Range & Habitat: All varieties can be found on the Atlantic coast of the United States. As well, scallops are imported from places like Peru, Iceland, and parts of Asia. The American West coast is also home to sea scallops which are cultivated in California and the Puget Sound.
Identification & Biology: Living in shells anywhere from 7 to 12 inches in width, Sea scallops have two small wings near their hinges. The shells may have reddish stripes or may be a solid off-white. Inside the shells are the white abductor muscle (the meat of the scallop), its pale orange reproductive glands, its eyes (all 50 of them), gills, and digestive apparatus. Bay scallops have shells from 2 to 3 inches in width; Calico scallops are the tiniest and most attractive scallop of all with a mottled shell.
Market Description: Depending on where you buy your scallops and which type you buy, scallops are sold at different degrees of “undress.” American fisher people usually shuck scallops while on board their boats, leaving only the abductor muscle to market (this muscle is what we commonly think of as the scallop itself and is the meat we eat). Scallops can also be sold with their reproductive glands left attached. This is more common with European scallops whose roe are a more appealing bright red; the American scallop’s roe is usually a dingy orange. Shucked scallops sold in markets are white in color, about an inch across and 3/4 to 1&1/2 inches high.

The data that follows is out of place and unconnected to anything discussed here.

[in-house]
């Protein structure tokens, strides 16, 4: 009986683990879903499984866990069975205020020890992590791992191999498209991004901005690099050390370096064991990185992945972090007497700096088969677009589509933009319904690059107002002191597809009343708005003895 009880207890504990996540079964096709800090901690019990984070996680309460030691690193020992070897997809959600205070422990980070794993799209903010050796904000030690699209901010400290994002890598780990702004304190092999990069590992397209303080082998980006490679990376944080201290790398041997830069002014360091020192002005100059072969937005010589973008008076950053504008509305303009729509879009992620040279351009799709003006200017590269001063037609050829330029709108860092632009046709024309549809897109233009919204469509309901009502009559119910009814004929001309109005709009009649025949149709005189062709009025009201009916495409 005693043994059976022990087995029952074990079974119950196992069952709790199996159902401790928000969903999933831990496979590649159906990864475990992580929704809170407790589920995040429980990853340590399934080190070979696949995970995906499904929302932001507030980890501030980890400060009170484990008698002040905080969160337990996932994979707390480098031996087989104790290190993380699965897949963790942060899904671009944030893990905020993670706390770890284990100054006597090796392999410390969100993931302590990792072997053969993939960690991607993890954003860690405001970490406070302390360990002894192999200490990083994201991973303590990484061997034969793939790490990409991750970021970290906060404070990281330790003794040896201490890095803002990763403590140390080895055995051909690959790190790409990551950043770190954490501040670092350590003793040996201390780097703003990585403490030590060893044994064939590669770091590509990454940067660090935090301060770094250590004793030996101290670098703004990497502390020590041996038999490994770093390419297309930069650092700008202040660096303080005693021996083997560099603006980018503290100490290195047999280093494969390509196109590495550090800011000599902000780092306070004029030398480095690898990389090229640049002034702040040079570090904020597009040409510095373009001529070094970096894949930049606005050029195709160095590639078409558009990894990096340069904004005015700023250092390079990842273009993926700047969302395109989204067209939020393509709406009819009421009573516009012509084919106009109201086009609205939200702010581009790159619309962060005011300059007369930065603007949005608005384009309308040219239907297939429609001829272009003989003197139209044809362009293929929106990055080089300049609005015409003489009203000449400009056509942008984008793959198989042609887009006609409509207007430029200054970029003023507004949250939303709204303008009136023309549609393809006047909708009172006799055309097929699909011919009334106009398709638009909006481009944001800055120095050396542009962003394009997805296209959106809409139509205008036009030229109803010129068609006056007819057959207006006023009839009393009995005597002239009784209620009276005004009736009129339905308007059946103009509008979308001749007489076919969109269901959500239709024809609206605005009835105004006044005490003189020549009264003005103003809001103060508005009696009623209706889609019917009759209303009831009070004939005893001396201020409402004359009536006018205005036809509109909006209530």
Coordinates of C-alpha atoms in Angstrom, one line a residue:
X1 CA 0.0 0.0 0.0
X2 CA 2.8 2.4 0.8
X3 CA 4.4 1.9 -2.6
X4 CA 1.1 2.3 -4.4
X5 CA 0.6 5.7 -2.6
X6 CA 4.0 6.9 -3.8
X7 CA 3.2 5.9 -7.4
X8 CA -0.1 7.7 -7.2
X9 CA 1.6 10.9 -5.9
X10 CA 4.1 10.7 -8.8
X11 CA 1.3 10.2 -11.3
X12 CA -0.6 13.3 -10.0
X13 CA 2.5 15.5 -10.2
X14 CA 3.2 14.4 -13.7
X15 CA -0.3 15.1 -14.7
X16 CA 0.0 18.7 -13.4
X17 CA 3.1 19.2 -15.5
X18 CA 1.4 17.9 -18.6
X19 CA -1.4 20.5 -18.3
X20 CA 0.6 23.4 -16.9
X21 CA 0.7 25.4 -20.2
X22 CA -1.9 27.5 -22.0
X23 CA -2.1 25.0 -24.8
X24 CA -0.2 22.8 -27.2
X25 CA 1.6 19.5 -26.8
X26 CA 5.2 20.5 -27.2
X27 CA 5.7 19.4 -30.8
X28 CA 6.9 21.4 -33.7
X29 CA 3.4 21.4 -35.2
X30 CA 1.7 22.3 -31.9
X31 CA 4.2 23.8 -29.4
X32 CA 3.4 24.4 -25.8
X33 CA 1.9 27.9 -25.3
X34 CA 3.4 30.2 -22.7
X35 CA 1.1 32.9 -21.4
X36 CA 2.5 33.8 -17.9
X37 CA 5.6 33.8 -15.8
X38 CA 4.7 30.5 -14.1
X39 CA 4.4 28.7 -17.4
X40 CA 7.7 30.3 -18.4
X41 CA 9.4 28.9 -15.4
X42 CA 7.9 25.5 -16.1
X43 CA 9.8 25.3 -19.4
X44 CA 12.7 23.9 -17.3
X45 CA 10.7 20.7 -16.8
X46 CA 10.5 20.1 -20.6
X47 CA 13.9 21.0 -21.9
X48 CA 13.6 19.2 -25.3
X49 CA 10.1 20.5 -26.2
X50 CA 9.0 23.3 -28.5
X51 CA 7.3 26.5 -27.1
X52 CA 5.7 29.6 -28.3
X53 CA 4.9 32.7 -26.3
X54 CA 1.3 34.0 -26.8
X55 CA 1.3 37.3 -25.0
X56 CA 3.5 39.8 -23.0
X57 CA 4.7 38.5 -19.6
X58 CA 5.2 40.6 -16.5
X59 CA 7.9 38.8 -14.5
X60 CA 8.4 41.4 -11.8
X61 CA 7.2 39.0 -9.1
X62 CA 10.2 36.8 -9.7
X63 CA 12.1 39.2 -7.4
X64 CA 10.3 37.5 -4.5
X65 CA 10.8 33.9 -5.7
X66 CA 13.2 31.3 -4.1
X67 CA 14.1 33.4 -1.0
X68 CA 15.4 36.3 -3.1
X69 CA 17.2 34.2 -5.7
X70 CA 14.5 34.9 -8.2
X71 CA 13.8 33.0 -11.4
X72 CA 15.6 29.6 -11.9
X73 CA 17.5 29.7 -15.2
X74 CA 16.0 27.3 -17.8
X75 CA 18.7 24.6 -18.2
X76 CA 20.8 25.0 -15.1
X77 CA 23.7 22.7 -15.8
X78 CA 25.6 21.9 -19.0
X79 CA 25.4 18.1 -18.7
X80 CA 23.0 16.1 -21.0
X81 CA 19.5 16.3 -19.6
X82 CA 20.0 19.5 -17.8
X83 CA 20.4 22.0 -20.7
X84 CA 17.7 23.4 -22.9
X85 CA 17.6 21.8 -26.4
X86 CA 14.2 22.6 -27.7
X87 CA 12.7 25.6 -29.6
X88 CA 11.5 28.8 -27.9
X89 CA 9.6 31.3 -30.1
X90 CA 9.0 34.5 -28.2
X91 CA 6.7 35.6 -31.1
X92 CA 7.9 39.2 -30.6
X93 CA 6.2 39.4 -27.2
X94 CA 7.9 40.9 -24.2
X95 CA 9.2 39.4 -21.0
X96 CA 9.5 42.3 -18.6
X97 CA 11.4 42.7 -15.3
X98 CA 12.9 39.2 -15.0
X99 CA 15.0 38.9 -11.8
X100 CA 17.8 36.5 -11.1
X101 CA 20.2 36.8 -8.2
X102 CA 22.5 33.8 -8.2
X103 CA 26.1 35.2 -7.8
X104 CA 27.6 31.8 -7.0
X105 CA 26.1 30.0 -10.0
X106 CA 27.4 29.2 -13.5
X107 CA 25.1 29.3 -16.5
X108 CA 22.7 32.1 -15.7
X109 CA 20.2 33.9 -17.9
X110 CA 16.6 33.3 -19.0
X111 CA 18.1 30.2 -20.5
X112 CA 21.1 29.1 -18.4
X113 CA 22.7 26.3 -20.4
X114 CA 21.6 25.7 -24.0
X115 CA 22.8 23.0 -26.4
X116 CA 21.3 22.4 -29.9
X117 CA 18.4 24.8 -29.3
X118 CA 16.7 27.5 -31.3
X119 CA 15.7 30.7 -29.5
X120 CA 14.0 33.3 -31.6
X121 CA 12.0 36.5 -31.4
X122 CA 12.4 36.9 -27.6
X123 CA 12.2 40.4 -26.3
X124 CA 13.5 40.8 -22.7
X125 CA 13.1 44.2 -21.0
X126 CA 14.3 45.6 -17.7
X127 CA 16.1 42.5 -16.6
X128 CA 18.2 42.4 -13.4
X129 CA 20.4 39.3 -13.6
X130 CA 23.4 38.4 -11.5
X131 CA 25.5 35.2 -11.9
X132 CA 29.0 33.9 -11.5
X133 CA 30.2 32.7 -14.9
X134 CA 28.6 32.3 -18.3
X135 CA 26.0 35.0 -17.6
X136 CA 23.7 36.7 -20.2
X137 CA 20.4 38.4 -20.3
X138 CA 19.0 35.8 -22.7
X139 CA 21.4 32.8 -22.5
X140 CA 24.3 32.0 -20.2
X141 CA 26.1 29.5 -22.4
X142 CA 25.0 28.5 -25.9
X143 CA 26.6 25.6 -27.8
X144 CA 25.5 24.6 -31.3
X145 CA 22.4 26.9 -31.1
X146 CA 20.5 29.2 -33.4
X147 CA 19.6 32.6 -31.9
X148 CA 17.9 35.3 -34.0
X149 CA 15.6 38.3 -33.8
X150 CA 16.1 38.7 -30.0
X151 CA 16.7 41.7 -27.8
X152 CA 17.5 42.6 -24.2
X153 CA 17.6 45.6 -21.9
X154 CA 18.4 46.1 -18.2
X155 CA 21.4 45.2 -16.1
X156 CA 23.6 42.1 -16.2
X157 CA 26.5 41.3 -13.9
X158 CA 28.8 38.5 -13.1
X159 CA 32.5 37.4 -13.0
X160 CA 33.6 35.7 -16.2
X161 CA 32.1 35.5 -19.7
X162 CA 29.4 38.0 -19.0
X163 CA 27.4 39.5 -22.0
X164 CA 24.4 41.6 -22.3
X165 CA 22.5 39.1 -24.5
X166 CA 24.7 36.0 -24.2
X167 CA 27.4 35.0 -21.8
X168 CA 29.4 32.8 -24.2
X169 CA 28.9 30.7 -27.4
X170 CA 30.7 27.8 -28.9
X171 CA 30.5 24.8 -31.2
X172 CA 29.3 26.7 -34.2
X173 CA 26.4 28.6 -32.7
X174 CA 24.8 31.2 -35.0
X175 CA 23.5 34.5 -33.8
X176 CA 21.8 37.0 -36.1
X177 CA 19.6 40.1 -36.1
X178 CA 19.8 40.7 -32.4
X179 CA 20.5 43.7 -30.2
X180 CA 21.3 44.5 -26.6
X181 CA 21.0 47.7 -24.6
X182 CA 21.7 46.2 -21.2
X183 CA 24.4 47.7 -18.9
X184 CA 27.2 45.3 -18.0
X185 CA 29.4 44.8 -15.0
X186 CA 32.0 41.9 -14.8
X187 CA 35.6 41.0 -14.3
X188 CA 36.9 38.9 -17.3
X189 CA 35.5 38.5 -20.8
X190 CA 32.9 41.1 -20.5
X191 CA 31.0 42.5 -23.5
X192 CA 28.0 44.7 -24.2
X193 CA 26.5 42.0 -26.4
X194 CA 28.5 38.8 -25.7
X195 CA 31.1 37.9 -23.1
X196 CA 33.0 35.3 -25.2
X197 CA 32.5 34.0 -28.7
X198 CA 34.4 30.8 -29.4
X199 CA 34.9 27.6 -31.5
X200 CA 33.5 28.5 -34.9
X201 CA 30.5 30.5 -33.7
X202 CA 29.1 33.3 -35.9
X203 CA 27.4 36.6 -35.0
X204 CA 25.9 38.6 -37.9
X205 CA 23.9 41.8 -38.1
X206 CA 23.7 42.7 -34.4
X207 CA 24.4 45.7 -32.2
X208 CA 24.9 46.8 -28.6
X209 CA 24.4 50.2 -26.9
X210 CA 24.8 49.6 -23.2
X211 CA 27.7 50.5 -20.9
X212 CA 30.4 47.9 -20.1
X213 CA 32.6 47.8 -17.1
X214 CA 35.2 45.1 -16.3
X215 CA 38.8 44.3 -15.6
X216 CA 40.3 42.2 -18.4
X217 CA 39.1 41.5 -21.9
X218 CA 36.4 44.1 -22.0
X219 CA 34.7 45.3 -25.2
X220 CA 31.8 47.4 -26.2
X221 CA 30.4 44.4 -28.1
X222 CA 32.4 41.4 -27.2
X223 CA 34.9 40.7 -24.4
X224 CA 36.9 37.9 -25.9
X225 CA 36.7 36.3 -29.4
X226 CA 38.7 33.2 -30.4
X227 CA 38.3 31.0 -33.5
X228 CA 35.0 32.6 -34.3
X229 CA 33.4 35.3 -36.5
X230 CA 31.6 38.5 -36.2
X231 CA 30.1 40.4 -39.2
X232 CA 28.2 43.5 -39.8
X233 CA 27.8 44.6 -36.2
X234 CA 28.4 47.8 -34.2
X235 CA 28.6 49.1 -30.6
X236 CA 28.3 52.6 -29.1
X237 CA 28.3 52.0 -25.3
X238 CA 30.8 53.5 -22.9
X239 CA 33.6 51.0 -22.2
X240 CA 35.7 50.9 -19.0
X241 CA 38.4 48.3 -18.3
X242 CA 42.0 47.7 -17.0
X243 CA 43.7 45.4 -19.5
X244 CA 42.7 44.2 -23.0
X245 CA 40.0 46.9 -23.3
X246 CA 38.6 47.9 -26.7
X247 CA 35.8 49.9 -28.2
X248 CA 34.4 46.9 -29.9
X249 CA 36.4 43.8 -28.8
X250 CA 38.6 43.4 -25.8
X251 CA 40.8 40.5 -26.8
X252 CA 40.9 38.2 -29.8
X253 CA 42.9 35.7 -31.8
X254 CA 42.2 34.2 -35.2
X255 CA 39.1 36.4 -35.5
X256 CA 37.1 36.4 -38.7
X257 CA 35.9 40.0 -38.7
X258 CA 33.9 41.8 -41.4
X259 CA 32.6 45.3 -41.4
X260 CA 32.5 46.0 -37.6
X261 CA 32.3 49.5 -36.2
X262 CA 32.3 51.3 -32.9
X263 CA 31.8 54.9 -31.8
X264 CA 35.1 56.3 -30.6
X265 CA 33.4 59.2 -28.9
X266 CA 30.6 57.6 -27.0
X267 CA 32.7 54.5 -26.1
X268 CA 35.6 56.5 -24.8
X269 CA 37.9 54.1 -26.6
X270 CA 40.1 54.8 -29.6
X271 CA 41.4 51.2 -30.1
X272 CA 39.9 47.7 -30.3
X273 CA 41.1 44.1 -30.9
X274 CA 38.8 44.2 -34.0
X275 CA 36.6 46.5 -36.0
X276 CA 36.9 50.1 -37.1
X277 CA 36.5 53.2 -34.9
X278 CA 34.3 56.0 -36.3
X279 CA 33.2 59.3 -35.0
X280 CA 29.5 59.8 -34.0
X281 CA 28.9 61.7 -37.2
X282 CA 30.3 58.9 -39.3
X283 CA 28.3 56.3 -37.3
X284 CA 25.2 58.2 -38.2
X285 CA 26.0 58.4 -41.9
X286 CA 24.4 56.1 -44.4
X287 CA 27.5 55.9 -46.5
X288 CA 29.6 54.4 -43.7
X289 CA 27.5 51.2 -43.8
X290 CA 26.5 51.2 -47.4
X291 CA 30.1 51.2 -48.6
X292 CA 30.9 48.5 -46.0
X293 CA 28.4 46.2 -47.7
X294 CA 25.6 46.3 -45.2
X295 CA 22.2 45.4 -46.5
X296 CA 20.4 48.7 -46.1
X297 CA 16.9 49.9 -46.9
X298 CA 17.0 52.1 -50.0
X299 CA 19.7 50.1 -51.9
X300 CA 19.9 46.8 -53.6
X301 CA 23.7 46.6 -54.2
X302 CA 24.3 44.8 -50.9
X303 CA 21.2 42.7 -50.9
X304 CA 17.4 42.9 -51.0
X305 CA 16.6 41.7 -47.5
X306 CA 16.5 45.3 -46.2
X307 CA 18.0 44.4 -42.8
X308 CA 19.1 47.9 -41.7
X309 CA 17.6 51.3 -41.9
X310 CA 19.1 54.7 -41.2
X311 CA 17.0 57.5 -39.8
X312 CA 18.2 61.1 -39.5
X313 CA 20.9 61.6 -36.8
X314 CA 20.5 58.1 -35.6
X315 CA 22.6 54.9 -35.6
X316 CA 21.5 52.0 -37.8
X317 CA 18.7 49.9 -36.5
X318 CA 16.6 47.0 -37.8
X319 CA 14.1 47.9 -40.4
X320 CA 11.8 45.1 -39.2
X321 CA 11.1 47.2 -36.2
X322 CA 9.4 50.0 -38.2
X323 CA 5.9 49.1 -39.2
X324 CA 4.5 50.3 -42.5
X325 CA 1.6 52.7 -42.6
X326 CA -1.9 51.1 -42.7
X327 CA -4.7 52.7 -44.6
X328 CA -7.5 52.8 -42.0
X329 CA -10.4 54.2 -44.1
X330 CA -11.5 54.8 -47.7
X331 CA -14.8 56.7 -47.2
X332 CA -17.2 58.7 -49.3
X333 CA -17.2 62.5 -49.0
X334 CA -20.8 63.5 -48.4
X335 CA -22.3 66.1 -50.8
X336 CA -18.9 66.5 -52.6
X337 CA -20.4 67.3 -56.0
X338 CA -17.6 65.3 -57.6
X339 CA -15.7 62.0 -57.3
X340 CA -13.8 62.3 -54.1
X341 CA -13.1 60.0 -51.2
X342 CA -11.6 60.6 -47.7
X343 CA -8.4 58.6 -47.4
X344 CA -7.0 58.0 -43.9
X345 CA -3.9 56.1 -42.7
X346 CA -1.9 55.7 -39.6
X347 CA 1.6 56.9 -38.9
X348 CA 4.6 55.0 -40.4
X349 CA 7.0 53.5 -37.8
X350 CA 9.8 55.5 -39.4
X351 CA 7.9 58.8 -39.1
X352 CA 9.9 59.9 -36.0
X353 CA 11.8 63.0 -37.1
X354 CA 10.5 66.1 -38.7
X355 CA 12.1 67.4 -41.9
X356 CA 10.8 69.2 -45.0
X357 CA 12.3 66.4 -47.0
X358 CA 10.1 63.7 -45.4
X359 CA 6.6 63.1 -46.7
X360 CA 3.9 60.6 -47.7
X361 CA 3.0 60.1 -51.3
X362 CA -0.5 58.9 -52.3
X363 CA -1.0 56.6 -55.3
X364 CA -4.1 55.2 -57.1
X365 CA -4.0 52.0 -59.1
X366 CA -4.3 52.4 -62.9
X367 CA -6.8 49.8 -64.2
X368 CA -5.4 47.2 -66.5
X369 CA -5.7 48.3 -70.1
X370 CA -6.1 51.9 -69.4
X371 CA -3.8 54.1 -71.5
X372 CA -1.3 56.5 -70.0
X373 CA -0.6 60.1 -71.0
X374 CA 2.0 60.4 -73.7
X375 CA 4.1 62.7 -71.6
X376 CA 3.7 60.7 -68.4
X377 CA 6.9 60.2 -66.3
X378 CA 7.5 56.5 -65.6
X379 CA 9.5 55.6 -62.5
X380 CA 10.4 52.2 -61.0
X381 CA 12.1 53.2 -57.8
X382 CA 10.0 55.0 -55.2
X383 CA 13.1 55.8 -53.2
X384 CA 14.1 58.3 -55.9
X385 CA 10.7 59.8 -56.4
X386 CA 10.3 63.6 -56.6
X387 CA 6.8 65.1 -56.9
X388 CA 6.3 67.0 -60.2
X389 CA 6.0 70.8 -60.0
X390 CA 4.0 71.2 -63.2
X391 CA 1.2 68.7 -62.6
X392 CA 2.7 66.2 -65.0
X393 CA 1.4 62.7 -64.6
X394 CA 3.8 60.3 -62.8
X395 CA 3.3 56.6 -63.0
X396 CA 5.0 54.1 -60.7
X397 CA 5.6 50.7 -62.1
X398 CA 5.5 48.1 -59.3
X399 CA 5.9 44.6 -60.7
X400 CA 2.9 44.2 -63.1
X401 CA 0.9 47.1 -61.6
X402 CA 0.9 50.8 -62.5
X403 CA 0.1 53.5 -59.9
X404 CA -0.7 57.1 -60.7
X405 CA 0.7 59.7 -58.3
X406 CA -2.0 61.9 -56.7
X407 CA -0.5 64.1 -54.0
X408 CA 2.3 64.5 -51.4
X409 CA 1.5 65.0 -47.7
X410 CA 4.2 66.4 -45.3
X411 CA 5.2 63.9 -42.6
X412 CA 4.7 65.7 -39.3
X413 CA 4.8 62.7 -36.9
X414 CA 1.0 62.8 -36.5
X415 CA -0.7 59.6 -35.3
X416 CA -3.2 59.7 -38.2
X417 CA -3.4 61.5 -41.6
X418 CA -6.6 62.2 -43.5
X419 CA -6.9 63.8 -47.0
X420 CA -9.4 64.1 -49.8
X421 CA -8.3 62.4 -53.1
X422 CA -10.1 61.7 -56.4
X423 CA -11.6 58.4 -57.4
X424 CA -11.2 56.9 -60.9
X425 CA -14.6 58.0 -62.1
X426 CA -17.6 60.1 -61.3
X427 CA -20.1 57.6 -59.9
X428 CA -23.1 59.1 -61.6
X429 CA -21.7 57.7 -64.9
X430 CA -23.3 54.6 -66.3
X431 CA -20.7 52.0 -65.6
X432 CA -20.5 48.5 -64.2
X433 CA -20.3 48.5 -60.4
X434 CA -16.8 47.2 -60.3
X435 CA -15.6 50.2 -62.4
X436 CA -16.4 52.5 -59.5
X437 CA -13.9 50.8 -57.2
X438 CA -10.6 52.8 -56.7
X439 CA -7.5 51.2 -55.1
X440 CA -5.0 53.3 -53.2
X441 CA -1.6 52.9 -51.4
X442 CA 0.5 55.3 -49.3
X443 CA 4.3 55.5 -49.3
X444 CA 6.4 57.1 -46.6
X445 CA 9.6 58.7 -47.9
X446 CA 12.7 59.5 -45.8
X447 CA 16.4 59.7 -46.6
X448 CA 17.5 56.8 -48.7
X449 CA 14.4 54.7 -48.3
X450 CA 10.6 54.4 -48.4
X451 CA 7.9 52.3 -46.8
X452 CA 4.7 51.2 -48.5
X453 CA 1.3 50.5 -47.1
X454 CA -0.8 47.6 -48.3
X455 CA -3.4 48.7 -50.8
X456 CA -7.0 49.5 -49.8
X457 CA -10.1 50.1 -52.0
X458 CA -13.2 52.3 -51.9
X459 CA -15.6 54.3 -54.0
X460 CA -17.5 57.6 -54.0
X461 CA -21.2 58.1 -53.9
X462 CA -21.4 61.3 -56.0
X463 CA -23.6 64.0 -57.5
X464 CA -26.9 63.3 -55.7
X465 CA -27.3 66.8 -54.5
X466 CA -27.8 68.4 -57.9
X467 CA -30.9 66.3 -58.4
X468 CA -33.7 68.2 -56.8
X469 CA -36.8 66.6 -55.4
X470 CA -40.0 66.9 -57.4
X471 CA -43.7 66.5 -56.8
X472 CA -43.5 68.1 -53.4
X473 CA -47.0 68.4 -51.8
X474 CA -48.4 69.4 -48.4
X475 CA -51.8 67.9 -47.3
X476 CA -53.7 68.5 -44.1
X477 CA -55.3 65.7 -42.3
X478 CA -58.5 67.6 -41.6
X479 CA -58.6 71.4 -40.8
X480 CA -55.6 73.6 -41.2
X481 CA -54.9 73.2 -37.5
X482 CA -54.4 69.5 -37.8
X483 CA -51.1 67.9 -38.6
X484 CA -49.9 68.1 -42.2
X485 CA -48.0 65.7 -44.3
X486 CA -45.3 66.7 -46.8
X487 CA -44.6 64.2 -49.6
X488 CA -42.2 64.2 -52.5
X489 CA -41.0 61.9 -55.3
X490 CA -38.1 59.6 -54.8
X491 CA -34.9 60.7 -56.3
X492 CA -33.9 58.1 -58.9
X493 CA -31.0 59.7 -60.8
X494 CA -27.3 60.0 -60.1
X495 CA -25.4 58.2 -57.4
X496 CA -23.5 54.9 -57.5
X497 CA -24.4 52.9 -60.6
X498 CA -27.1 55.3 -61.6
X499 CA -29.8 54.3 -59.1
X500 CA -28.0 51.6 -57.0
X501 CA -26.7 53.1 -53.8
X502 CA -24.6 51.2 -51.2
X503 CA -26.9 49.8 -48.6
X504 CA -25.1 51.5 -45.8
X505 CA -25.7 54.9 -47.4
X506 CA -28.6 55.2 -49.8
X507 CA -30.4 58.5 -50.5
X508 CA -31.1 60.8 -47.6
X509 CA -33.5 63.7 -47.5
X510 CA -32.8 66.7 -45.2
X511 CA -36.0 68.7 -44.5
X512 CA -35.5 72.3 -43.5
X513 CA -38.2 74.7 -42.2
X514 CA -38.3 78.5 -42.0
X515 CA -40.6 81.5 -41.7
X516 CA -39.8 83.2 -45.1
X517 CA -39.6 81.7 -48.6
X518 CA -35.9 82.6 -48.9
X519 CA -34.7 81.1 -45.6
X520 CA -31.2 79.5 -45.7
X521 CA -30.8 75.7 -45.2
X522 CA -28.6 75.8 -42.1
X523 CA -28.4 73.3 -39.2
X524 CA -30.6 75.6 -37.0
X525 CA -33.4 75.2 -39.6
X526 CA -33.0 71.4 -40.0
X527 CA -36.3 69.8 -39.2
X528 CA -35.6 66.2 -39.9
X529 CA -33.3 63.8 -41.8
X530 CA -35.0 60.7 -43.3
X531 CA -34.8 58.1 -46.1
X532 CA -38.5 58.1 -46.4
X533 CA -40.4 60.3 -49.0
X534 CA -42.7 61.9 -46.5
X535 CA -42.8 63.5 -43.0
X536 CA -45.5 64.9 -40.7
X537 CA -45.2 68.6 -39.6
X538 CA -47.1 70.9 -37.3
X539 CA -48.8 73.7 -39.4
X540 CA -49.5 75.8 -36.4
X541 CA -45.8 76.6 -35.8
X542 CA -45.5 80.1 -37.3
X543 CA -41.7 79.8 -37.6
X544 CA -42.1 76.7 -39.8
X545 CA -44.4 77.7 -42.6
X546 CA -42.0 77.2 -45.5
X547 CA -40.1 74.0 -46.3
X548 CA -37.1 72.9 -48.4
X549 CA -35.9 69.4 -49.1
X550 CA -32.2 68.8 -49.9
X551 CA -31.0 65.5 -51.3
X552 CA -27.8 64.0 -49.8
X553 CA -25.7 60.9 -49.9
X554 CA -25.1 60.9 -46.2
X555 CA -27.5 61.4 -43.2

Sold as: Almost exclusively just the small white abductor muscle, but increasingly (especially if of the European variety) with its bright red roe. They are also available in the shell but this is rare.
Buying tips: Buy scallops in the shell if at all possible and shuck them yourself (easily done with a sharp paring knife). Scallops are usually still alive if they’re in the shell, and while they may be expensive, they’re guaranteed to be fresher. In order to keep pre-shucked scallops fresh, retailers and fisher people often soak them in water (sometimes mixed with preservatives to prolong the shelf-life). Soaked scallops (labeled “wet” by honest retailers) are usually shiny and pure white. “Dry” scallops (those that haven’t been soaked) range in color from tan to yellow to off white and are fresher; consequently they are more expensive. Wet scallops also stick together in a single mass while dry scallops remain separated. Quick-frozen scallops are also available. Often these scallops retain much of their freshness as they were frozen immediately upon shucking.
Best cooking: Scallops can be eaten raw, sliced into disks of about 1/6th of an inch, and served with lemon wedges and salt or with a Japanese dipping sauce such as soy sauce with wasabi. Scallops can also be sautéed, grilled, boiled, poached, or breaded and fried. They are best when cooked briefly; overcooking will toughen them.